According to Holbeche (2006), most organizations are resistant to change even when pressure dictating a change mounts against them and the main reason for this organizational behavior is as a result of organizational culture. This is because culture has been identified as one of the factors that changes behavior, and as such, the organizational culture will influence the behavior and attitudes of the employees or management concerning change. Today, organizational culture is not seen as simply an avenue for increasing a firm’s performance, but a tool for achieving so much more in business. This stand position can be justified by assessing the definition of organizational culture form Holbeche’s work. Holbeche (2006) defines organizational culture with great simplicity by describing it as “how we do things here.” According o Holbeche (200) culture has been perceived as one of the factors that promote a sense of identity among organizational employees, since it is essentially an unwritten guideline of how employees are supposed to behave within the context of the organization. As a result of this, several theories have been put forward which relate organizational culture to some of its perceived advantages.
Holbeche (2006) also notes that in as much as strategic innovation along with product improvement and flexibility are central in an organization’s working processes; these can only be achieved if the employees are willing to put in the necessary hard work, which is facilitated by a good organizational culture. So arguably, the organizational culture greatly affects innovation within the organization setting based on this theory of its significance to strategic planning or management. Below is a critical review of the theories of the nature of organizational culture, which will also include an analysis of how this may affect innovation within an organization, and in which ways the leaders of an organization can effectively manage it.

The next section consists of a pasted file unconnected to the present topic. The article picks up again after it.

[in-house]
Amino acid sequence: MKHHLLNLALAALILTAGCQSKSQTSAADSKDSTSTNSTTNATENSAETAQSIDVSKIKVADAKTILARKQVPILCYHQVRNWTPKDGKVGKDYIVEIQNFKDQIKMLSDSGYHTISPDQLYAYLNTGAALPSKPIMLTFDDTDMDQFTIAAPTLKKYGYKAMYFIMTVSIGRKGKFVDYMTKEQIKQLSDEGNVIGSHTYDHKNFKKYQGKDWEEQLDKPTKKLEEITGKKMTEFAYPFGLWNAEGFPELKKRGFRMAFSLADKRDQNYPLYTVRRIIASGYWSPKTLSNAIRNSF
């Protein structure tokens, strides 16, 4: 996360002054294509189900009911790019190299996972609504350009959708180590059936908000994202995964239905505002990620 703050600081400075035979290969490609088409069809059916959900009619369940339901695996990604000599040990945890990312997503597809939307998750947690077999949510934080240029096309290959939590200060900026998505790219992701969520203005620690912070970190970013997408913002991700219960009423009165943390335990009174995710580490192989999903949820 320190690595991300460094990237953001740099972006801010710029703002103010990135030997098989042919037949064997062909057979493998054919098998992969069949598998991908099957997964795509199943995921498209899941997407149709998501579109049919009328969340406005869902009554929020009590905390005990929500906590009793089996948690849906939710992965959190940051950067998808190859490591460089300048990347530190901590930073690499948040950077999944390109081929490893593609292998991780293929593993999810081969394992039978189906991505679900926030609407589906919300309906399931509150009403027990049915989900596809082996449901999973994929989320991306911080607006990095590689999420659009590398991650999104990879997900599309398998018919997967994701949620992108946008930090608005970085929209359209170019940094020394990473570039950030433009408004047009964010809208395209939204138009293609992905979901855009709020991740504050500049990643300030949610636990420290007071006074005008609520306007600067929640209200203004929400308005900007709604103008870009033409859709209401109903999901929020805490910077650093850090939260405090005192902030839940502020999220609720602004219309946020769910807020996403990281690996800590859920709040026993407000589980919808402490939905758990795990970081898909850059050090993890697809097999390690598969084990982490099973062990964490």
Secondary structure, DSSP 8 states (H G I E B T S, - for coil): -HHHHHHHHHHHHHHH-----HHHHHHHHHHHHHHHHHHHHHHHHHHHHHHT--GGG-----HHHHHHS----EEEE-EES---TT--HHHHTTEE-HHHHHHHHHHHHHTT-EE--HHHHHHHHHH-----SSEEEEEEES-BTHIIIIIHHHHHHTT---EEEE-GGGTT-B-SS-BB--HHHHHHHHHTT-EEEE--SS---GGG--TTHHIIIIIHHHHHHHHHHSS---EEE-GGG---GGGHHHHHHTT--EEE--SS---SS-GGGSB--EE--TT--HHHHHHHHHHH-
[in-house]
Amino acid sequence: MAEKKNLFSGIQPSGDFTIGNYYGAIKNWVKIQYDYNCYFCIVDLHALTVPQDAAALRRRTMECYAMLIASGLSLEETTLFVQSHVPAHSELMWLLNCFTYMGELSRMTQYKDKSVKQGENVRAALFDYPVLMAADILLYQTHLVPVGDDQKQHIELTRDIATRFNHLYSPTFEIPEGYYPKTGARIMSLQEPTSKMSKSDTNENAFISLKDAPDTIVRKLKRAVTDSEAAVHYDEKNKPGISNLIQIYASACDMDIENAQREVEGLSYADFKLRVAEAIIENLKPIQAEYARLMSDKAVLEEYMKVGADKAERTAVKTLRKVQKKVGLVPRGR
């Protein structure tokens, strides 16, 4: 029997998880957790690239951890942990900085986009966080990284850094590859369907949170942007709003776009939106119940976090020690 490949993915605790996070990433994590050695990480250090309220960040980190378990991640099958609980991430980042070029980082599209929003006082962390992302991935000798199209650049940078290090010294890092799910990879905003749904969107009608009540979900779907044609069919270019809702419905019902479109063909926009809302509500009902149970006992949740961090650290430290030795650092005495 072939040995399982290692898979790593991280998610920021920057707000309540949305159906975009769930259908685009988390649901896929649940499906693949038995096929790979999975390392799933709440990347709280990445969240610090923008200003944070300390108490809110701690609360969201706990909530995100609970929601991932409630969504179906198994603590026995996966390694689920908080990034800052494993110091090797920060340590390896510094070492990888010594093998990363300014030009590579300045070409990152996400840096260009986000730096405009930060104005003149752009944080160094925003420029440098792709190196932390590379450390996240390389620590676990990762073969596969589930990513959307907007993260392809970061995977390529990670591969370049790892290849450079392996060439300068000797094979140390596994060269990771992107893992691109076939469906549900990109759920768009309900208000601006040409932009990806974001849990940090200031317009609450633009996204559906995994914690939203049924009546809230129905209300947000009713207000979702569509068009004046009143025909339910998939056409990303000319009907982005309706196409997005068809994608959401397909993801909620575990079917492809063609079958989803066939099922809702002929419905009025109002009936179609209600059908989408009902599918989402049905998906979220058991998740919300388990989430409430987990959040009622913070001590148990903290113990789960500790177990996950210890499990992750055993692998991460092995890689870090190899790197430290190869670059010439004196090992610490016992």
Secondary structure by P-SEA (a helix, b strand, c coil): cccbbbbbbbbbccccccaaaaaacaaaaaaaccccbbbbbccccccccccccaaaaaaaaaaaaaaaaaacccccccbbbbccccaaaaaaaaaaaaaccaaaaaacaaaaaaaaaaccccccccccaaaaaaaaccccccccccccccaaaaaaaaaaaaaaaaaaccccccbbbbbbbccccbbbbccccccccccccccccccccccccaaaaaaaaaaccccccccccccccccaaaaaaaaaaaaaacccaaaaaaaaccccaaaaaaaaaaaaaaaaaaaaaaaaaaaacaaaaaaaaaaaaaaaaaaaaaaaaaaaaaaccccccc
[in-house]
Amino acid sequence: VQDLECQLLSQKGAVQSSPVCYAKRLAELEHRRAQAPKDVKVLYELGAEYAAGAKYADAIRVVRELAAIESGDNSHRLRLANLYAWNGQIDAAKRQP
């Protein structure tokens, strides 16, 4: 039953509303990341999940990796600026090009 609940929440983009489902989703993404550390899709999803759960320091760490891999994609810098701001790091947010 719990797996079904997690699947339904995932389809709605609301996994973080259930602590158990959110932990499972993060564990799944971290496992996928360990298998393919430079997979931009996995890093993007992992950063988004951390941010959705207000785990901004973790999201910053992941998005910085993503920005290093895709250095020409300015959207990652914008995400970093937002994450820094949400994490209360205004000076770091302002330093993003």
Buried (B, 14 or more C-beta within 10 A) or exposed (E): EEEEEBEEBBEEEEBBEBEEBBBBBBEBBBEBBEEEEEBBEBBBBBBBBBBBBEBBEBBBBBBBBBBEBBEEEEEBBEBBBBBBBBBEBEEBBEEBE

Various theories have been presented all seeking to illuminate the nature of organizational culture. A study of the works of Maanen and Schein (1977) for instance argue that the here and now behaviors adopted by members of an organization are associated with various attributed related to the organization or groups, but only certain patterns re passed from one group of organizational members to another.
Maanen and Schein (1977) thus connote social features to the concept of organizational culture since they perceive that the transfer of information and values is a social issue, and as such since these values and information is transferred, then organizational culture is of a social nature. Maanen and Schein (1977) argue that new members have to be taught about the traditions and the guidelines of the organization with an aim of averting the possibility of disruption of work, and this teaching and learning process is essentially referred to as the organizational socialization process. Organizational culture is thus perceived as a set of values, guidelines and other variations, which are passed on from one generation of workers to the next through a social process. However, while Maanen and Schein (1977) perceive the objective of the transference of these attitudes and values as a way to avoid embarrassment on the part of the new employees and as a way to reduce disruptions of work, a different perception of the nature of organizational culture is taken by the likes of Rose et al as discussed below.
The above does not tackle the transportation section that has its own particular requirements and related implications together with inter Alai, economy, emissions, amounts and support to severe factoring of all environmental effects. A large nation like Canada carries a large energy need simply to work and perform (Doern et al., 2001). The processing of main energy and their subsequent effects on transportation like transporting crude oil to the Gulf of Mexico factories exposes them to storms. This needs an industrial policy that aids definite value-added activities located nearer to home to reduce emissions and not as an obstruction to trade.
Removal of carbon dioxide and management of solar radiation techniques have been essential in formulation of environmental regulations tailored to mitigate global warming effects across the globe. Countries party to UNFCCC draft succinct environmental regulations mechanisms are merely aimed at preventing hazardous human interference with climate system. Stabilizing the atmosphere in a point where ecosystems adapt to climatic change naturally, and stable food production will ensure economic development proceed sustainably. As a developed country, the U.S. has the obligation of reducing its carbon emissions. The First World contribute most to greenhouse gases stock compared the low levels by Third World. In meeting development needs, Kyoto protocol requires that countries reduce carbon emissions.